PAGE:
Prevention  ^

Building strong bones will help prevent fractures. However, most bone strength is attained by women before they are 25 years old. That makes maintaining bone density and strength at older ages even more important.

To help reduce your chances of a vertebral compression fracture:

  • Get plenty of weight-bearing exercise. This includes walking, jogging, or sports such as tennis.
  • Do resistance exercises for arms and legs. This will help to improve your strength and balance.
  • Get plenty of calcium, vitamin D, and protein in your diet. Talk to your doctor if you think you need supplements.
  • If you have osteoporosis, you should talk to your doctor about treatment options. If you had an early menopause, talk to your doctor about this.
  • If you smoke, talk to your doctor about ways to quit.
  • Drink alcohol only in moderation. Moderate alcohol intake is 2 drinks per day for men and 1 drink per day for women.
  • Remove any obstacles in your home that could cause you to fall. These may include throw rugs or furniture.
RESOURCES:

National Institutes of Arthritis and Musculoskeletal and Skin Diseases
https://www.niams.nih.gov

National Osteoporosis Foundation
https://www.nof.org

CANADIAN RESOURCES:

Canadian Orthopaedic Association
http://coa-aco.org

Women's College Hospital—Women's Health Matters
http://www.womenshealthmatters.ca

REFERENCES:

Bone basics. National Institutes of Arthritis and Musculoskeletal and Skin Diseases website. Available at: https://www.bones.nih.gov/health-info/bone/bone-basics. Accessed December 19, 2017.

Committee on Practice Bulletins-Gynecology, The American Congress of Obstetricians and Gynecologists. ACOG Practice bulletin 129. Osteoporosis. Obstet Gynecol. 2012;120(3):718-734. Reaffirmed 2016.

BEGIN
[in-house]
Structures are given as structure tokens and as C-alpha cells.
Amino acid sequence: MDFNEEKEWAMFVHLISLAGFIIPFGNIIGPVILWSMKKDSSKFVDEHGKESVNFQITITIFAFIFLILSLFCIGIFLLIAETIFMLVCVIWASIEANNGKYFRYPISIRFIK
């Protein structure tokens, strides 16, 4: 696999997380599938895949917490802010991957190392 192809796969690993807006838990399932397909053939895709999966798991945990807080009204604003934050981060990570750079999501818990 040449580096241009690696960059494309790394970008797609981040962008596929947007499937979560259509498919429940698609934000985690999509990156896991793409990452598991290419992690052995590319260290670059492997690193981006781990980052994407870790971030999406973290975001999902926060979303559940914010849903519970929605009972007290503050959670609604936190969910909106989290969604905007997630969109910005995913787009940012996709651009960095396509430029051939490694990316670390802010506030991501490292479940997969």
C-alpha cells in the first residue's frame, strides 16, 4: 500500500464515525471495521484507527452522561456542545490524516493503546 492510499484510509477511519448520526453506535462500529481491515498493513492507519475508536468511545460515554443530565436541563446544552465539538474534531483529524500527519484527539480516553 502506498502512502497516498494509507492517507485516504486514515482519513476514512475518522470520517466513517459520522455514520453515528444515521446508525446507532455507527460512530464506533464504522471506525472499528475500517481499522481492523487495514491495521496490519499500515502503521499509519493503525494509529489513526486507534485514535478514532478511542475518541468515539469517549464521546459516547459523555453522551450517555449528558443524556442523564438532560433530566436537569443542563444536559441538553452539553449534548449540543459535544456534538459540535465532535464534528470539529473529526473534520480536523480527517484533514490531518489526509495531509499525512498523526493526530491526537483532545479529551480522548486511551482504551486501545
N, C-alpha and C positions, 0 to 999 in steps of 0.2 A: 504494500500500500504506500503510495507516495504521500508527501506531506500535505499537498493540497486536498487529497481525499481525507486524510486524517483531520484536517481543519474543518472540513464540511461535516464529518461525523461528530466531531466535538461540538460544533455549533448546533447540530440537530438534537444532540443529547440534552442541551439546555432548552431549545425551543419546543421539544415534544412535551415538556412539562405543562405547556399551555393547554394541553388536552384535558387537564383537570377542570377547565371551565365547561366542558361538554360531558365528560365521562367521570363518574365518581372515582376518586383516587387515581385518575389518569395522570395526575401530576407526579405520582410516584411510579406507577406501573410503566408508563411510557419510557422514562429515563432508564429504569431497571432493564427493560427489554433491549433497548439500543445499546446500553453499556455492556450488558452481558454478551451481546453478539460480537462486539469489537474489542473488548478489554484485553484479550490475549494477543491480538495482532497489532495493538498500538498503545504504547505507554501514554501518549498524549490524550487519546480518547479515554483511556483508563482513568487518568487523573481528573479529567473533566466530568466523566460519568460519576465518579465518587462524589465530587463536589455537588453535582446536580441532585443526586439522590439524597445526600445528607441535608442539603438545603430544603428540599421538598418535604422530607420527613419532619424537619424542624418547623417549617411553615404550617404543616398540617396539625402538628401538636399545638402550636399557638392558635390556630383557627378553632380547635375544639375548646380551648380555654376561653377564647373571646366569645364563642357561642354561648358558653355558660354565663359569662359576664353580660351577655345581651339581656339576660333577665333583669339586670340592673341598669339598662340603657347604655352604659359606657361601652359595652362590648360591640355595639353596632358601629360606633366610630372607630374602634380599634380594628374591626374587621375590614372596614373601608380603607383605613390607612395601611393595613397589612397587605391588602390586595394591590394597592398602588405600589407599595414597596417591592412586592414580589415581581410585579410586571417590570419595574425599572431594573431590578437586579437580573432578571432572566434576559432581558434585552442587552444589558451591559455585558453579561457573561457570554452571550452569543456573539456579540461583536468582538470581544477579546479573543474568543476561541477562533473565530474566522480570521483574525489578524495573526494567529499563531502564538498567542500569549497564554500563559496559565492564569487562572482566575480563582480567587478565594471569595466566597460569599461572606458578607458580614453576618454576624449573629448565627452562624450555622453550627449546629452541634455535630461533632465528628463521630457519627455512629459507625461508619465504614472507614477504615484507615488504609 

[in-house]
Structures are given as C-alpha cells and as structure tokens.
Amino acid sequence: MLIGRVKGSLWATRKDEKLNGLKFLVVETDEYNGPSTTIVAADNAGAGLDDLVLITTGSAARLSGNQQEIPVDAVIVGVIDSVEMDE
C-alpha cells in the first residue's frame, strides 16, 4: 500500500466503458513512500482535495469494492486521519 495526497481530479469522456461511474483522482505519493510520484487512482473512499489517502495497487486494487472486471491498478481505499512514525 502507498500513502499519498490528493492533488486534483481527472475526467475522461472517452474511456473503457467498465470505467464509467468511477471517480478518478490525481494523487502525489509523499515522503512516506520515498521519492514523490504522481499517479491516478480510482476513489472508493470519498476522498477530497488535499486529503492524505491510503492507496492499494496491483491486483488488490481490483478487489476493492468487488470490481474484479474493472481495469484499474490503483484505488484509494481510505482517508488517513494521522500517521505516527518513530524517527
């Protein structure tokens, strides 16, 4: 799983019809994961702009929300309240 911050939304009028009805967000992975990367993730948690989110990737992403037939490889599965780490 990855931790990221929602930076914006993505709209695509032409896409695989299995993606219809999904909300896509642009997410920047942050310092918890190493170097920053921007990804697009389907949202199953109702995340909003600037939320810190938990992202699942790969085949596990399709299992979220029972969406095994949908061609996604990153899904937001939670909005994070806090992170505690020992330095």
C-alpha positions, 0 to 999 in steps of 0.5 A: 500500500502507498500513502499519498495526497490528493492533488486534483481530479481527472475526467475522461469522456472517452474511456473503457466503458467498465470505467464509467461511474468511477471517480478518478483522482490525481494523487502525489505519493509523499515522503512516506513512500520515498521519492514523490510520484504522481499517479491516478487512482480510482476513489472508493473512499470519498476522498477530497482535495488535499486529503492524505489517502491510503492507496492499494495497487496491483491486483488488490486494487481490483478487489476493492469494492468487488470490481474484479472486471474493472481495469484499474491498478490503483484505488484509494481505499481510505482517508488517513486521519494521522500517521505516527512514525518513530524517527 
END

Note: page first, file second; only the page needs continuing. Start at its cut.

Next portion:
Osteoporosis. EBSCO DynaMed Plus website. Available at:http://www.dynamed.com/topics/dmp~AN~T113815/Osteoporosis. Updated September 11, 2017. Accessed December 19, 2017.

Thoracolumbar vertebral compression fracture. EBSCO DynaMed Plus website. Available at:http://www.dynamed.com/topics/dmp~AN~T114371/Thoracolumbar-vertebral-compression-fracture. Updated September 16, 2016. Accessed December 19, 2017.

Vertebral compression fractures. American Association of Neurological Surgeons website. Available at: http://www.aans.org/Patients/Neurosurgical-Conditions-and-Treatments/Vertebral-Compression-Fractures. Accessed December 19, 2017.

Vertebroplasty and kyphoplasty. Radiology Info—Radiological Society of North America website. Available at: https://www.radiologyinfo.org/en/info.cfm?pg=vertebro. Updated January 23, 2017. Accessed December 19, 2017.

12/19/2017 DynaMed Plus Systematic Literature Surveillancehttp://www.dynamed.com/topics/dmp~AN~T114371/Thoracolumbar-vertebral-compression-fracture: Buchbinder R, Golmohammadi K, Joshnston RV, et al. Percutaneous vertebroplasty for osteoporotic vertebral compression fracture. Cochrane Database Syst Rev. 2015;(4):CD006349.

Last reviewed December 2017 by EBSCO Medical Review Board Michael Woods, MD, FAAP  Last Updated: 12/19/2017